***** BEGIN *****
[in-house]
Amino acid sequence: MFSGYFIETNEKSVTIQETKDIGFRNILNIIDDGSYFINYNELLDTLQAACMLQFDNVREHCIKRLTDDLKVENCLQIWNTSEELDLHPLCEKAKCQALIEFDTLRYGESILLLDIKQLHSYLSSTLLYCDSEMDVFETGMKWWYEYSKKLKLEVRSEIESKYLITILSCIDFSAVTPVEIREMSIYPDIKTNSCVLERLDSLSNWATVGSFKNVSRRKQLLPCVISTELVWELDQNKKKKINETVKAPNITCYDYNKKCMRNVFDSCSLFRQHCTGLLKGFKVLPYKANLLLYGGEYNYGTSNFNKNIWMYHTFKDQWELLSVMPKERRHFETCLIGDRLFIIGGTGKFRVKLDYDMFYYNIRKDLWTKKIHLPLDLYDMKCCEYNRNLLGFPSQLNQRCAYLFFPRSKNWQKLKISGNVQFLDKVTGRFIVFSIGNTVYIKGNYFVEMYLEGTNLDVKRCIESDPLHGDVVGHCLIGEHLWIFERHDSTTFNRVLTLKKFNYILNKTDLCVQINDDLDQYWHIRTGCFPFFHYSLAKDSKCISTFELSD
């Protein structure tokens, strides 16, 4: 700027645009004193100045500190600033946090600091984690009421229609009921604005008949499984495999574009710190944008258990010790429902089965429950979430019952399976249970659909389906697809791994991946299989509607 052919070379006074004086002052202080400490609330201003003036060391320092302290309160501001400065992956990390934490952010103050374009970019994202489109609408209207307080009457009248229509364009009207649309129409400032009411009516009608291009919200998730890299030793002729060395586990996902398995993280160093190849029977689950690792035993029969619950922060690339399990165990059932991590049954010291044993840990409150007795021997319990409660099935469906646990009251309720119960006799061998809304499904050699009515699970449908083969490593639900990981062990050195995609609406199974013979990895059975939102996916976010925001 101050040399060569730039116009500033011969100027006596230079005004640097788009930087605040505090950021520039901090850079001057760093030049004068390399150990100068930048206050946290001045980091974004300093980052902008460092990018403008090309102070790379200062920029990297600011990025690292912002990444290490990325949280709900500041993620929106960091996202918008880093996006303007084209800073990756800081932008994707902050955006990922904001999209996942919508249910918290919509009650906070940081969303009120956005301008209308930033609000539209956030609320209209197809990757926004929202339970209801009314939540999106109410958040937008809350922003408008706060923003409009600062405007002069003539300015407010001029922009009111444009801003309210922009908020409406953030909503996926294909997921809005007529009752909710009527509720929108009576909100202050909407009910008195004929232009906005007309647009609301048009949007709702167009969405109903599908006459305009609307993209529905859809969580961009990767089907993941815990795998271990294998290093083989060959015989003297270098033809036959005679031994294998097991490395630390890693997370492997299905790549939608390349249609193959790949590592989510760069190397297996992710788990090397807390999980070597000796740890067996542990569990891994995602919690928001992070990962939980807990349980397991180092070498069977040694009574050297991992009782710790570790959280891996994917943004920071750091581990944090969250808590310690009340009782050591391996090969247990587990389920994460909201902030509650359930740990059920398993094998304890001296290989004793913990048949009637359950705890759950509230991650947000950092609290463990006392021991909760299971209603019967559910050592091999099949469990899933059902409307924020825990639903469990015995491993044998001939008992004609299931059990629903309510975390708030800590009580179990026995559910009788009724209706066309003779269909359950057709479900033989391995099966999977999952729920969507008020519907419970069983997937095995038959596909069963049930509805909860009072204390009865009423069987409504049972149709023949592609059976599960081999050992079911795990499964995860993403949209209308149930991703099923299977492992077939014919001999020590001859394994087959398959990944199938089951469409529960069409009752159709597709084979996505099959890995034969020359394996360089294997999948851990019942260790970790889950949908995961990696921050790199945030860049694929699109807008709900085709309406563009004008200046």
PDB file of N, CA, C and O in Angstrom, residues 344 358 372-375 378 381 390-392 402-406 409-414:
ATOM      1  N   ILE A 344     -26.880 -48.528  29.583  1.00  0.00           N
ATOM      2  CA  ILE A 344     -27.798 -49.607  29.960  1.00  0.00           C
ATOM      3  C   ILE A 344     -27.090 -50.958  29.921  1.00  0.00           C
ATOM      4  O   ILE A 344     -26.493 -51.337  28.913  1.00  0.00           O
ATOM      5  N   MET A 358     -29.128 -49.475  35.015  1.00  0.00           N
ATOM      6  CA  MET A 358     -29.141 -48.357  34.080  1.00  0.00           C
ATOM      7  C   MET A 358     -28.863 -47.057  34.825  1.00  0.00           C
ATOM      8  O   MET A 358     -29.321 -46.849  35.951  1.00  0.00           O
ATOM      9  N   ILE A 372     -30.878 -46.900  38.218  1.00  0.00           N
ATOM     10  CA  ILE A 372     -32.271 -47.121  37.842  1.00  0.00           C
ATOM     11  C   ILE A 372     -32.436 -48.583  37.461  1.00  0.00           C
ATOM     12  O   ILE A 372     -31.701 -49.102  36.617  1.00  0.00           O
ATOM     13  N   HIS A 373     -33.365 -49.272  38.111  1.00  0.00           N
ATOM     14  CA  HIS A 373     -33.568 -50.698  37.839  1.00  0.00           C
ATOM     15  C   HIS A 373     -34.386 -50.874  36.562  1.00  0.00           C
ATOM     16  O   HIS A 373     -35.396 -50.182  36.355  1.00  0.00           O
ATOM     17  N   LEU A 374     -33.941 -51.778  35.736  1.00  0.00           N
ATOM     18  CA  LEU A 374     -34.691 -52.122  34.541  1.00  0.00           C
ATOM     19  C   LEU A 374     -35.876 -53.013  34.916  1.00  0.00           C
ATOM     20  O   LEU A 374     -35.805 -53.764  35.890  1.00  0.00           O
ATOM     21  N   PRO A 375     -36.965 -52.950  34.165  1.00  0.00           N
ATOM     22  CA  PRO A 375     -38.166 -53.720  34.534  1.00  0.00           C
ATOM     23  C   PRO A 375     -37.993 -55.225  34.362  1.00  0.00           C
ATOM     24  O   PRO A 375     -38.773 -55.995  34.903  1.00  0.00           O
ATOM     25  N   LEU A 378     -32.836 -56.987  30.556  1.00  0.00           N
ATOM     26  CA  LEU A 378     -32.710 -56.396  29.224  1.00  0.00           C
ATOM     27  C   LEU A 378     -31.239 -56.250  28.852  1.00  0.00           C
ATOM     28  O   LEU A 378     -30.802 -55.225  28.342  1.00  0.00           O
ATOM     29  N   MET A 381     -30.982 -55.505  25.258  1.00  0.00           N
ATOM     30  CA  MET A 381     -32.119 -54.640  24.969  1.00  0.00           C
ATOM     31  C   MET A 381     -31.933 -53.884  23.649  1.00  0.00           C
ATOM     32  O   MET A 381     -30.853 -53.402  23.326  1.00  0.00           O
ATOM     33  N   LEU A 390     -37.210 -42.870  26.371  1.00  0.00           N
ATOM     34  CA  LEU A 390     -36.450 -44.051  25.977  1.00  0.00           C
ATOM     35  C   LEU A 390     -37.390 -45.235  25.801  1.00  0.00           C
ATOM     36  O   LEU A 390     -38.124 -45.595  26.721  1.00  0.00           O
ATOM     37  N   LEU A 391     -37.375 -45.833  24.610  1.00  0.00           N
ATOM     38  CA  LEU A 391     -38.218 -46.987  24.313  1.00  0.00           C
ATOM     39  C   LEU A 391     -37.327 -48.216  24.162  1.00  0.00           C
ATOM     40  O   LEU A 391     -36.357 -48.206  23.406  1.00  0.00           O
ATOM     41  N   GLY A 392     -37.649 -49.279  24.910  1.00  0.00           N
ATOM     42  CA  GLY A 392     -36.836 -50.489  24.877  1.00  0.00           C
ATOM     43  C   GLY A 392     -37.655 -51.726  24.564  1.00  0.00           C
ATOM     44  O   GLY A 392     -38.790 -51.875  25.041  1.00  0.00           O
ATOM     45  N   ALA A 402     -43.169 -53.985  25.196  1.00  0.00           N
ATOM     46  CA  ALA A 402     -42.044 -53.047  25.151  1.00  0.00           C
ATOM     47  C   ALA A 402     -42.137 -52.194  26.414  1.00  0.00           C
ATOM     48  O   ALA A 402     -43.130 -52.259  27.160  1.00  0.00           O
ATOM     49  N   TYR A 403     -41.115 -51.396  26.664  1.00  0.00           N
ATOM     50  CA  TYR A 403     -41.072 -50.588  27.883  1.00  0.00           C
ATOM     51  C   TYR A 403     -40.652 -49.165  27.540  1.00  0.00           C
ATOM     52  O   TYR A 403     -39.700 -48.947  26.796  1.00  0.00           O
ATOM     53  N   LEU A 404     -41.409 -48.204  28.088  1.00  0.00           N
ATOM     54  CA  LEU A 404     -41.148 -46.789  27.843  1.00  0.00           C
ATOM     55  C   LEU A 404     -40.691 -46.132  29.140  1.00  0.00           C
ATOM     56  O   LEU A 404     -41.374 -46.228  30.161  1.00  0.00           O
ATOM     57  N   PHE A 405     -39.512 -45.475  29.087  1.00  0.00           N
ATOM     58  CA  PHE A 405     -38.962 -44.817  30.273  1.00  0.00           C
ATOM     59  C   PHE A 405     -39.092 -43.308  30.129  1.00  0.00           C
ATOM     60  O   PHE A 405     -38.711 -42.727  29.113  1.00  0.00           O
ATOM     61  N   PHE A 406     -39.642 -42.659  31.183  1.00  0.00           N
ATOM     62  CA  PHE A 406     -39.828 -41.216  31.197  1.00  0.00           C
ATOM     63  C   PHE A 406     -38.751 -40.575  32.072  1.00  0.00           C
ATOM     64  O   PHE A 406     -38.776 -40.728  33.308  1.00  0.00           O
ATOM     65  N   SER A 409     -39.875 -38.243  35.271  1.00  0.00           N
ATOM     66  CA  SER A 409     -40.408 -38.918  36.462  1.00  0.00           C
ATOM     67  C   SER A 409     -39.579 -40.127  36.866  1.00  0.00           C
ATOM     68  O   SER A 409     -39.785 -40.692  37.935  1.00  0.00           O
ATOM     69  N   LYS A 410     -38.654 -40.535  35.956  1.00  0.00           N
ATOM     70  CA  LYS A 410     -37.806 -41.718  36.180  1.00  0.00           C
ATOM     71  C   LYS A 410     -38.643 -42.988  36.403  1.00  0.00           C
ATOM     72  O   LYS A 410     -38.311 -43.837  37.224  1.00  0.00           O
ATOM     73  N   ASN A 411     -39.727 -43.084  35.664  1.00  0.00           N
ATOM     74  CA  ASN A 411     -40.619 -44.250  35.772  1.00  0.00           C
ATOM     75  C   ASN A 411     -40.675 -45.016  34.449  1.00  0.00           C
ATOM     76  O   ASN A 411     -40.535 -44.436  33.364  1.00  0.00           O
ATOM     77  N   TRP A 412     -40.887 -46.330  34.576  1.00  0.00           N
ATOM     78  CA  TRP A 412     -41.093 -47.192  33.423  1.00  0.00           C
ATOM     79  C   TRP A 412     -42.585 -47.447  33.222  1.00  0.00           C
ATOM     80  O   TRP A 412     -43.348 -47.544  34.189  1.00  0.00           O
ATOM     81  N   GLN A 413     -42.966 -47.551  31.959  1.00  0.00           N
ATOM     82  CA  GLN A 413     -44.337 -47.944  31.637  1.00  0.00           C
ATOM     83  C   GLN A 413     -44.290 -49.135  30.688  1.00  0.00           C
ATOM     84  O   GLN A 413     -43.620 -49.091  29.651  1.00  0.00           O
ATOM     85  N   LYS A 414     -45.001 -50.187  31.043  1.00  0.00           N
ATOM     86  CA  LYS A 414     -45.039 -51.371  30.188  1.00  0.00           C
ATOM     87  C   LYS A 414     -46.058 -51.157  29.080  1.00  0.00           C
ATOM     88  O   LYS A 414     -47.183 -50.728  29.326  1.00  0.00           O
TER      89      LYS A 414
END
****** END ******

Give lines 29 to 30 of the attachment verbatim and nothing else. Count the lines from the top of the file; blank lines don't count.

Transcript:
ATOM     25  N   LEU A 378     -32.836 -56.987  30.556  1.00  0.00           N
ATOM     26  CA  LEU A 378     -32.710 -56.396  29.224  1.00  0.00           C